Sun, Nov 18, 2007 - Page 2 News List

Taipei government and NGOs team up to plant 350 trees

TREE HUGGER Mayor Hau Lung-bin took a walk on the green side at a ceremony for 350 newly planted trees on land the city government provided


Joining environmental groups and Citibank, the Taipei City Government yesterday made a show of support for the fight against global warming by planting trees on Taipei's Elephant Mountain (象山) to combat carbon emissions and restore the balance of the nearby ecosystem.

"Global warming is affecting the Earth like a fever," Taipei Mayor Hau Lung-bin (郝龍斌) said at the event. "We urgently need to devise ways to lower the temperature and prevent catastrophic damage."

"Trees not only clean up the air by photosynthesis, but each 30m2 of trees can also lower the noise level in a neighborhood by 6 to 7 decibels," he said.

Chi-sing Eco-conservation Foundation consultant Lu Wen-pen (呂文賓) echoed Hau's comments, adding that trees were key players in keeping the ecosystem healthy.

"A large part of the food chain depends upon trees either for food or shelter," he said.

The project was a three-way collaborative effort, with the city providing the land and saplings, the Society of Wilderness (SOW) and Chi-sing Foundation volunteering to maintain the grove and Citibank and its employees funding their efforts, SOW deputy chairperson Rudy Ko (柯典一) told the Taipei Times.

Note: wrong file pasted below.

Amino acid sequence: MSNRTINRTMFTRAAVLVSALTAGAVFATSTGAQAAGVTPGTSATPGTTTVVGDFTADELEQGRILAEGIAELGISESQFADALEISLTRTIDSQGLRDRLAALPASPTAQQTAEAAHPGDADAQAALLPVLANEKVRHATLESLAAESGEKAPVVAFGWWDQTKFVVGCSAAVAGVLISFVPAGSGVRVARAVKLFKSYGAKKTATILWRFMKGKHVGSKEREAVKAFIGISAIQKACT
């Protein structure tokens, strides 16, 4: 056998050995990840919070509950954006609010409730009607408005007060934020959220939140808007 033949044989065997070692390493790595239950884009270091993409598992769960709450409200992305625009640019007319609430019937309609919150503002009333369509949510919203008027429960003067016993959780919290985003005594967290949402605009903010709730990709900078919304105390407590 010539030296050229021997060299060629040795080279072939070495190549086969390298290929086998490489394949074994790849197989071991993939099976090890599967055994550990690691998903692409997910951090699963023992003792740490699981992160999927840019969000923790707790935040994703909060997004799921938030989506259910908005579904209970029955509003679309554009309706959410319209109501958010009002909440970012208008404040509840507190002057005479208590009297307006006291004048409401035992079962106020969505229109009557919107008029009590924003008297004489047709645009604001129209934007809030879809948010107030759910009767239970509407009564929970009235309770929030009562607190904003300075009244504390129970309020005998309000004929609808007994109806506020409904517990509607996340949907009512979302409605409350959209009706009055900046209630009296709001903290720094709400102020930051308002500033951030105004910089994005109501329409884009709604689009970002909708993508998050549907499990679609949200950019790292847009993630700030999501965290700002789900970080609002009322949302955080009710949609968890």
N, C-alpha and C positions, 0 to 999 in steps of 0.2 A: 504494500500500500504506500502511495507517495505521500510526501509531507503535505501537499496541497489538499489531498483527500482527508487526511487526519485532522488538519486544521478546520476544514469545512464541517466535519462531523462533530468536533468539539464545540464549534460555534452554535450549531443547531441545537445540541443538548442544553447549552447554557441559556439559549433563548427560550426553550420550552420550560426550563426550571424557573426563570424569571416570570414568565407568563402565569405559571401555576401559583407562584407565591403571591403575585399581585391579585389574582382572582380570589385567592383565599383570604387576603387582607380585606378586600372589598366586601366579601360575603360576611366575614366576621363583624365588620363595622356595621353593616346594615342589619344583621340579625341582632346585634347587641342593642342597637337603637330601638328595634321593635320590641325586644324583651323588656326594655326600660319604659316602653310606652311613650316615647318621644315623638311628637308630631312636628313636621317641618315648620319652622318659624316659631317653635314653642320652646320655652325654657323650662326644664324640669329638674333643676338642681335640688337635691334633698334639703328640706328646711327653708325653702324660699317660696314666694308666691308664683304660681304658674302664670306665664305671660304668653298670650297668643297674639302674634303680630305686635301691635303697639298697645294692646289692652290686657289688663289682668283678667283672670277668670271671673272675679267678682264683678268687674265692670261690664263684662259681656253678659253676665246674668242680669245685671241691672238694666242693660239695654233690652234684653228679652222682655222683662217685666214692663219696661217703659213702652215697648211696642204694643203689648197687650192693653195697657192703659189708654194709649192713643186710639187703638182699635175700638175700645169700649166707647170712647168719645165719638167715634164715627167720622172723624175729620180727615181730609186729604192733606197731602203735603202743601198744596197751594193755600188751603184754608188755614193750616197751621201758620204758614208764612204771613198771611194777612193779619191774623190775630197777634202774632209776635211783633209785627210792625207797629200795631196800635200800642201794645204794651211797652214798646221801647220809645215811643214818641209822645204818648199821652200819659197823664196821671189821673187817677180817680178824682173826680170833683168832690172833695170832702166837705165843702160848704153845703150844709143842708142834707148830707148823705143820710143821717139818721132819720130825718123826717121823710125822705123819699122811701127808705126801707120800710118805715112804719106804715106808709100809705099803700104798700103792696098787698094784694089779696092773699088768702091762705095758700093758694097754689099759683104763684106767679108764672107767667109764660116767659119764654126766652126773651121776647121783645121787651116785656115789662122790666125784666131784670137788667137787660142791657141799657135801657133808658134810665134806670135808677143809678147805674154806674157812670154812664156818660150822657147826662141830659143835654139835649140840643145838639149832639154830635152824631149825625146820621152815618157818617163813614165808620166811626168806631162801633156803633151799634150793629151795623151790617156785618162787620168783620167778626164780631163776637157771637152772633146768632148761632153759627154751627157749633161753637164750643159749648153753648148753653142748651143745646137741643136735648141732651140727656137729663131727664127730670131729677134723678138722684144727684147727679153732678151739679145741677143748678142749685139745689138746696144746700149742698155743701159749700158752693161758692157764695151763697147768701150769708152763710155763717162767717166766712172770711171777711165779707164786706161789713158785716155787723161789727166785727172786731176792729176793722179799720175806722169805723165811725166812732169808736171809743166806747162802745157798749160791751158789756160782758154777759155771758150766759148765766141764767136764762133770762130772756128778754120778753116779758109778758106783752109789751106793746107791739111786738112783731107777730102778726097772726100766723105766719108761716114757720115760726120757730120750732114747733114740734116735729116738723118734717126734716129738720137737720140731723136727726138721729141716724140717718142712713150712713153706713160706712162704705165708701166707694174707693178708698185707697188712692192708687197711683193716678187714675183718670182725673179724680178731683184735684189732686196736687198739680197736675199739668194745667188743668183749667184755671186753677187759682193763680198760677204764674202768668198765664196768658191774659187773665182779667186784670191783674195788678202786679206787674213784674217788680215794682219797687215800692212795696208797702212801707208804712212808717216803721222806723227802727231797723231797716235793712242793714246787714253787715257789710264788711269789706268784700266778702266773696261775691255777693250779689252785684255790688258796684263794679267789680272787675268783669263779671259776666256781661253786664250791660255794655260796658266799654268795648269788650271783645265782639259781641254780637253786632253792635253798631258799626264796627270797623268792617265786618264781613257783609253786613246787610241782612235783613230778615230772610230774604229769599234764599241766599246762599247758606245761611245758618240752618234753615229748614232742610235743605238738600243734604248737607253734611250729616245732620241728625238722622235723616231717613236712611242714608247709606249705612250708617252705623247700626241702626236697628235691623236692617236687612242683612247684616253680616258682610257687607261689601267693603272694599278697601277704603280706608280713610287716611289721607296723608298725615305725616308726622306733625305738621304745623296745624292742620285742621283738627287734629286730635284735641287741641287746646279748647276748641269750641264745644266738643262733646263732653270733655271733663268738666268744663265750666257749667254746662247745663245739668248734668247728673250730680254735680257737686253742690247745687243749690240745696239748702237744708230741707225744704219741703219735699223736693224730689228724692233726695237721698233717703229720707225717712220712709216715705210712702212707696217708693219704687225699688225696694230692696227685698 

Thousands of Citibank employees -- as part of the company's Green Citi community service program -- adopted the eco-recovery area and planted 350 trees on it, Citi Taiwan's Morris Li (利明獻) said.

The six-year program will neutralize 10 tonnes of carbon-dioxide emissions annually, the equivalent of a sedan driving around the country 133 times, he said.

"We have chosen to plant Formosan sweetgum, ring-cupped oak, Formosan ash, Formosan Micheliae, Common Elaeocarpus and flamegold -- trees that are indigenous to this habitat -- to restore and strengthen the ecosystem," Lu said.

Ko said that the project was in line with what SOW had been working for over the past 12 years.

"We want to get the public involved in ecological conservation. They don't need to know what sweetgums, ring-cupped oaks or flamegolds are, but we want them to realize and appreciate how important it is to have an ecologically sound and sustainable environment," he said.

"We want to impress on people the importance and beauty of the wild," he said.

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